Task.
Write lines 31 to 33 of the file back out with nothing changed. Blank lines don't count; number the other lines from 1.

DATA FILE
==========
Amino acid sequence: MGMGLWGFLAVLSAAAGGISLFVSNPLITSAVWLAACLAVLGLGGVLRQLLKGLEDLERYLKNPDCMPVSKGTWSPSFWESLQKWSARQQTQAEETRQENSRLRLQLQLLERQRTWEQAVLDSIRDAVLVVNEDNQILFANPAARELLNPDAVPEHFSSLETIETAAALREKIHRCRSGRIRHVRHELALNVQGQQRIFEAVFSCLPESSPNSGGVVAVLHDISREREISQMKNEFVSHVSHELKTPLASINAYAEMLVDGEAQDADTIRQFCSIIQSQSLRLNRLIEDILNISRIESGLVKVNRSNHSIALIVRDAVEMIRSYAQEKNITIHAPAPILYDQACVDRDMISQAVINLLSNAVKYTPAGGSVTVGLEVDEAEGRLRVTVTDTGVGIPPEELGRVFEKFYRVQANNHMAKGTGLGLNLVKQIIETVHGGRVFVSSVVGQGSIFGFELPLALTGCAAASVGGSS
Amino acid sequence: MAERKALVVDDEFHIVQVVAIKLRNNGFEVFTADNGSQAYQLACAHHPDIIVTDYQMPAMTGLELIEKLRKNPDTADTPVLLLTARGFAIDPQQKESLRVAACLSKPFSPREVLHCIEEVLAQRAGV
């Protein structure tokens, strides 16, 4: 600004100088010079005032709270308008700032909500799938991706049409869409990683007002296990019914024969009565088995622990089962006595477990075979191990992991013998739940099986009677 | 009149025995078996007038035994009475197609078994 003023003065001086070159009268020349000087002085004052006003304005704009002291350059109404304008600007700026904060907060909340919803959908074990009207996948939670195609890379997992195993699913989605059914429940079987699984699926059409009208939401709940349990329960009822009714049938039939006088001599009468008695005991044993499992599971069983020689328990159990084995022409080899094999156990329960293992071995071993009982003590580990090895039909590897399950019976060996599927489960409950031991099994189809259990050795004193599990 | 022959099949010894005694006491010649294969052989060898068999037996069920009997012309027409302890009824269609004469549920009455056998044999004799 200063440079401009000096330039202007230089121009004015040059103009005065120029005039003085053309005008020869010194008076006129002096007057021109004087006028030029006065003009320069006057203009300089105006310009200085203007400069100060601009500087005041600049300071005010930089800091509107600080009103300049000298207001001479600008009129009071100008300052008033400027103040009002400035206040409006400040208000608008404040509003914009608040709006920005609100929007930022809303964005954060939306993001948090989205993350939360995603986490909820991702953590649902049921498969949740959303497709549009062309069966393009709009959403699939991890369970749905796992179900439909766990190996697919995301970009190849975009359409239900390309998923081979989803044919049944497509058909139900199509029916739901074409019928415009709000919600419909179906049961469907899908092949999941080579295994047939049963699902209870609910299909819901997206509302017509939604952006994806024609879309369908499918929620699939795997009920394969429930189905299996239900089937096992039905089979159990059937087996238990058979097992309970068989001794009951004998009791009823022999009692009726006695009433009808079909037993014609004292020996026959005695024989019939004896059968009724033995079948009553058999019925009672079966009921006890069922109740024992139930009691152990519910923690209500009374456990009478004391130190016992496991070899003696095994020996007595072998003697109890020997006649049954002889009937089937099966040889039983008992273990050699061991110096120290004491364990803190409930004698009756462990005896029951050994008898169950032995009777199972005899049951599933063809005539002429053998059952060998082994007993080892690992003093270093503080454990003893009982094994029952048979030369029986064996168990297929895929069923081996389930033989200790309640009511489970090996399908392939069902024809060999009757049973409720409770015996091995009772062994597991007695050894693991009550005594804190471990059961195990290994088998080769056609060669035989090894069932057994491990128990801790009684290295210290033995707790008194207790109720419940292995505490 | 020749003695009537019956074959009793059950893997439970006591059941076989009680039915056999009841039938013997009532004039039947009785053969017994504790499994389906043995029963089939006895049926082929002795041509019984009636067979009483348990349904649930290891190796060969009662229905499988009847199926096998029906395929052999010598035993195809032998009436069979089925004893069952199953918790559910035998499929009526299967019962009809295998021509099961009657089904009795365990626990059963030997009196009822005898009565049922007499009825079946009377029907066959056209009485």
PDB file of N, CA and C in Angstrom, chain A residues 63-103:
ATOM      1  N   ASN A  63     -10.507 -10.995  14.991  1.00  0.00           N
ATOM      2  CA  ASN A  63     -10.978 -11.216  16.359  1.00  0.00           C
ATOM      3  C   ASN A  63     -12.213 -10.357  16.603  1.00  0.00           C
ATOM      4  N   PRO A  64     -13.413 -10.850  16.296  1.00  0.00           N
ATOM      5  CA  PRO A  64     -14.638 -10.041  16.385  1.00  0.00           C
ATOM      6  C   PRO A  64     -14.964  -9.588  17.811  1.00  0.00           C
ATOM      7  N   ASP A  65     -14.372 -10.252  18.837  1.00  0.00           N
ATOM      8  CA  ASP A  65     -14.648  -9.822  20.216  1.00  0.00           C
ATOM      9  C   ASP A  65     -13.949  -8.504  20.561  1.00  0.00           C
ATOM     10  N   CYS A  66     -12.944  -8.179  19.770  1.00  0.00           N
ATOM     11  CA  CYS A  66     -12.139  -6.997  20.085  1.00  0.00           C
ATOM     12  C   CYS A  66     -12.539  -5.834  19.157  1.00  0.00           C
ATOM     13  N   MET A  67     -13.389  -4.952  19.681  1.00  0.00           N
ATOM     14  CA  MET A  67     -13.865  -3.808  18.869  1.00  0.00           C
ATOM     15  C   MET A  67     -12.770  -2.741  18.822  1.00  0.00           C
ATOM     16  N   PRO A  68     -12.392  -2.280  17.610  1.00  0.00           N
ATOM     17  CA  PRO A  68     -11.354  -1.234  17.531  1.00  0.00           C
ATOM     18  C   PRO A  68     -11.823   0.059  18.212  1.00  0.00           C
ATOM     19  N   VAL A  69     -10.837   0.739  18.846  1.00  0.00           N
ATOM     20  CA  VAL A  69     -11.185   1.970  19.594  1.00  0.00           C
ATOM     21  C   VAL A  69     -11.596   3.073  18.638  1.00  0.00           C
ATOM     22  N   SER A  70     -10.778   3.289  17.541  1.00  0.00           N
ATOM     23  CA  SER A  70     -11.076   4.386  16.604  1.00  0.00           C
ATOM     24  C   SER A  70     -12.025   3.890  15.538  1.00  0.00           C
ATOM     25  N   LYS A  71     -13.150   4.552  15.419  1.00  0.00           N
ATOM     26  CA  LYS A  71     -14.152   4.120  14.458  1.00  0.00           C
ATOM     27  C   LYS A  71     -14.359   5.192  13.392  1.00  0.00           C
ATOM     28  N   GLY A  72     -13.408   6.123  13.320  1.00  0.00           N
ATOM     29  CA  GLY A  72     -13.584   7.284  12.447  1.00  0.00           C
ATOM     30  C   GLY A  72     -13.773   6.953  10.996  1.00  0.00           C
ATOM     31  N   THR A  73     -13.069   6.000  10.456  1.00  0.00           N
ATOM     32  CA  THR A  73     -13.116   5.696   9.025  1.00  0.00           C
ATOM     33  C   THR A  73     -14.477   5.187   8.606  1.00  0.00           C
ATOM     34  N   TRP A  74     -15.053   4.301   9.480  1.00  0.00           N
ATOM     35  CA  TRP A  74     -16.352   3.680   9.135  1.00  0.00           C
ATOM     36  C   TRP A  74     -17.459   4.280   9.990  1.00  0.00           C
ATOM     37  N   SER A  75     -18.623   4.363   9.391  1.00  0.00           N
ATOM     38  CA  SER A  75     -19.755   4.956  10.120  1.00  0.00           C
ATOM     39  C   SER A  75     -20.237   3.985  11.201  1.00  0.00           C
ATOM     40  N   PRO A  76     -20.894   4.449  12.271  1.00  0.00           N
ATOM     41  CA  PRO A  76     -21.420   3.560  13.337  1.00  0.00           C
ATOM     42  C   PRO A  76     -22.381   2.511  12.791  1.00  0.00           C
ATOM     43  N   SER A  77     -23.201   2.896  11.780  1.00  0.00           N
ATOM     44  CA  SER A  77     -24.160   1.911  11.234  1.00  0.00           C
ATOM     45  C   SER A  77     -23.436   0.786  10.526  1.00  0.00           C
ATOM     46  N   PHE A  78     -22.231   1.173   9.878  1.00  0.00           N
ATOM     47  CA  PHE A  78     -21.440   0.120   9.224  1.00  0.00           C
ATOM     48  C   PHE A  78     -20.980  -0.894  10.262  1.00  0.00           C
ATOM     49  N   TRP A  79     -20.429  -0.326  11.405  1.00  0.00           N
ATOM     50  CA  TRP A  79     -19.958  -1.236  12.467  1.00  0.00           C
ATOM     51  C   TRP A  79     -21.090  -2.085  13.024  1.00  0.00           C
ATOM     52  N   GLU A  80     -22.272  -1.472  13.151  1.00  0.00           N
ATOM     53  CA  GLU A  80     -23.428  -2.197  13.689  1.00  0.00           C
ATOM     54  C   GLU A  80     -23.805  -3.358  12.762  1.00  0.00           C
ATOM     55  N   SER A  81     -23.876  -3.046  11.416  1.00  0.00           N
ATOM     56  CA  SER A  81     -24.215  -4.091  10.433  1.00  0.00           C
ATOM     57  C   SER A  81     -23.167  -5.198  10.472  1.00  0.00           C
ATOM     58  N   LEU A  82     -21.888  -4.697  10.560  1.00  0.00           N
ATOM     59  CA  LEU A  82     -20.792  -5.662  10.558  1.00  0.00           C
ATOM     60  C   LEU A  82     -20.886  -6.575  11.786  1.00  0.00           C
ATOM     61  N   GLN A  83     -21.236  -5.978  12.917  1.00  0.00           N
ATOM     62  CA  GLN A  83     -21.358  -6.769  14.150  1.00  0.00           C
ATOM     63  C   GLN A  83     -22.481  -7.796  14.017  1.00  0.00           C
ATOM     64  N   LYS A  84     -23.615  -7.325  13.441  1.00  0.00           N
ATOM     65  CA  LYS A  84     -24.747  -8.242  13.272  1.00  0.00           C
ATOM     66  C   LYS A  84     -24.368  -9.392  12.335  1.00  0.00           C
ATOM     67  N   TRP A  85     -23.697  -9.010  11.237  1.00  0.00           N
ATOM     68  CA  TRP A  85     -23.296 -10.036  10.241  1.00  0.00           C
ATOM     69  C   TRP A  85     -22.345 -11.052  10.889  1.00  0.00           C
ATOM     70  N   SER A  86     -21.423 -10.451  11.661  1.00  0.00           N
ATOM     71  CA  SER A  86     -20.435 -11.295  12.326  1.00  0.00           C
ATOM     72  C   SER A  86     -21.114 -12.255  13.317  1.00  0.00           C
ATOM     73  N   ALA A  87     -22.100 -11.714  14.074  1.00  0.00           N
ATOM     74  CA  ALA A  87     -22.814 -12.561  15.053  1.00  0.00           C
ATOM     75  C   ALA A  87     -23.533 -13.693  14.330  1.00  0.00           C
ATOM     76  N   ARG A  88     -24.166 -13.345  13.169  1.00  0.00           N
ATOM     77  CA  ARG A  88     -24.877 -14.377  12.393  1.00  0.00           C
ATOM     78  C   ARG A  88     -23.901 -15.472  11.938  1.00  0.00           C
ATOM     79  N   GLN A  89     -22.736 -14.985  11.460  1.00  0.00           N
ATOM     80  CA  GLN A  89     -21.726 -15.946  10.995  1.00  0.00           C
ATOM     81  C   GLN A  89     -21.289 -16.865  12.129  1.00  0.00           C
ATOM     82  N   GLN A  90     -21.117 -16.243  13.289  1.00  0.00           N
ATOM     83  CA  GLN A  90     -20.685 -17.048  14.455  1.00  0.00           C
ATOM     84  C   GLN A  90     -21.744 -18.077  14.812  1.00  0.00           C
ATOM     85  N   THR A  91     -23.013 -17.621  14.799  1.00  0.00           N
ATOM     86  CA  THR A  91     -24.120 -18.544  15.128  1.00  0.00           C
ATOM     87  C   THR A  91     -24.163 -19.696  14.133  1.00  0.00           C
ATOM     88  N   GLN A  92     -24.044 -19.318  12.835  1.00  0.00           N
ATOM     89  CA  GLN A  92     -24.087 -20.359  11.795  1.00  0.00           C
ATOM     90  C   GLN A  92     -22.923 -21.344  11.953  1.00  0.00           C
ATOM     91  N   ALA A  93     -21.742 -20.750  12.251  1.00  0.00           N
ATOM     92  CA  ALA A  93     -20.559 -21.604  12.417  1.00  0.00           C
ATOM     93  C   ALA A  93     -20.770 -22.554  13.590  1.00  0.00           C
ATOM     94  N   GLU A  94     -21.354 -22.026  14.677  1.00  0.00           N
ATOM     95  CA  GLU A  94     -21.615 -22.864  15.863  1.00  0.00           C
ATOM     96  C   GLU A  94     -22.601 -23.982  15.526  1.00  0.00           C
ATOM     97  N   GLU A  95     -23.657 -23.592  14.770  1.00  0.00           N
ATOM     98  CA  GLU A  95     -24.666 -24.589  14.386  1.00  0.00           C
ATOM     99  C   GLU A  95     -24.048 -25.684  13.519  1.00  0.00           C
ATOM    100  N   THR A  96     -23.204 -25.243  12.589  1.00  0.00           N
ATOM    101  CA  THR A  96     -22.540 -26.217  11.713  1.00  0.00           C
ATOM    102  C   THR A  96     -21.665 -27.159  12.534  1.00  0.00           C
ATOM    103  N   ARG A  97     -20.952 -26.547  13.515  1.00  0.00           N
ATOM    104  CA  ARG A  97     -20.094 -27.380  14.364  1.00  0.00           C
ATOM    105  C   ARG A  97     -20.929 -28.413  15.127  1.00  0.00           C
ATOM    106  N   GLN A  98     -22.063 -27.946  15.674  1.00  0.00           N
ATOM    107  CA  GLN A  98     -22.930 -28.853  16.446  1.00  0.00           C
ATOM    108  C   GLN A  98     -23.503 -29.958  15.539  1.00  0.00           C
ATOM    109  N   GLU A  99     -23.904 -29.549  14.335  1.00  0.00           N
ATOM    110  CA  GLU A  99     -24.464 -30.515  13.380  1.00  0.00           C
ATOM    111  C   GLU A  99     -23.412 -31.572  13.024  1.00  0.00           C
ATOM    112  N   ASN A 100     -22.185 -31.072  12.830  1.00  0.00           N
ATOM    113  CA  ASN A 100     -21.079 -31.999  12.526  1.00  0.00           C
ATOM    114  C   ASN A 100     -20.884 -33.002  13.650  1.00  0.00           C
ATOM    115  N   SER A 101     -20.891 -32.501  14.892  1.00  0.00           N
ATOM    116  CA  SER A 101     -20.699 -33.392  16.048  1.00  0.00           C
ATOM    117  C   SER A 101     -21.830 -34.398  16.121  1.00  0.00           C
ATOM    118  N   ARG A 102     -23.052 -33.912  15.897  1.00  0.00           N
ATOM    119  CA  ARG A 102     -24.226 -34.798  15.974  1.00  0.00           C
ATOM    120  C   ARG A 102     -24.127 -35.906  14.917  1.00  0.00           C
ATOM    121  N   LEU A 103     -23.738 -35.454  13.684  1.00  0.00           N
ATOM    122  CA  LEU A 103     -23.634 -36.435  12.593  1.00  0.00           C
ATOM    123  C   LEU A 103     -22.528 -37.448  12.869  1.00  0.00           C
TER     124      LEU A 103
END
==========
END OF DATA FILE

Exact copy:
ATOM     27  C   LYS A  71     -14.359   5.192  13.392  1.00  0.00           C
ATOM     28  N   GLY A  72     -13.408   6.123  13.320  1.00  0.00           N
ATOM     29  CA  GLY A  72     -13.584   7.284  12.447  1.00  0.00           C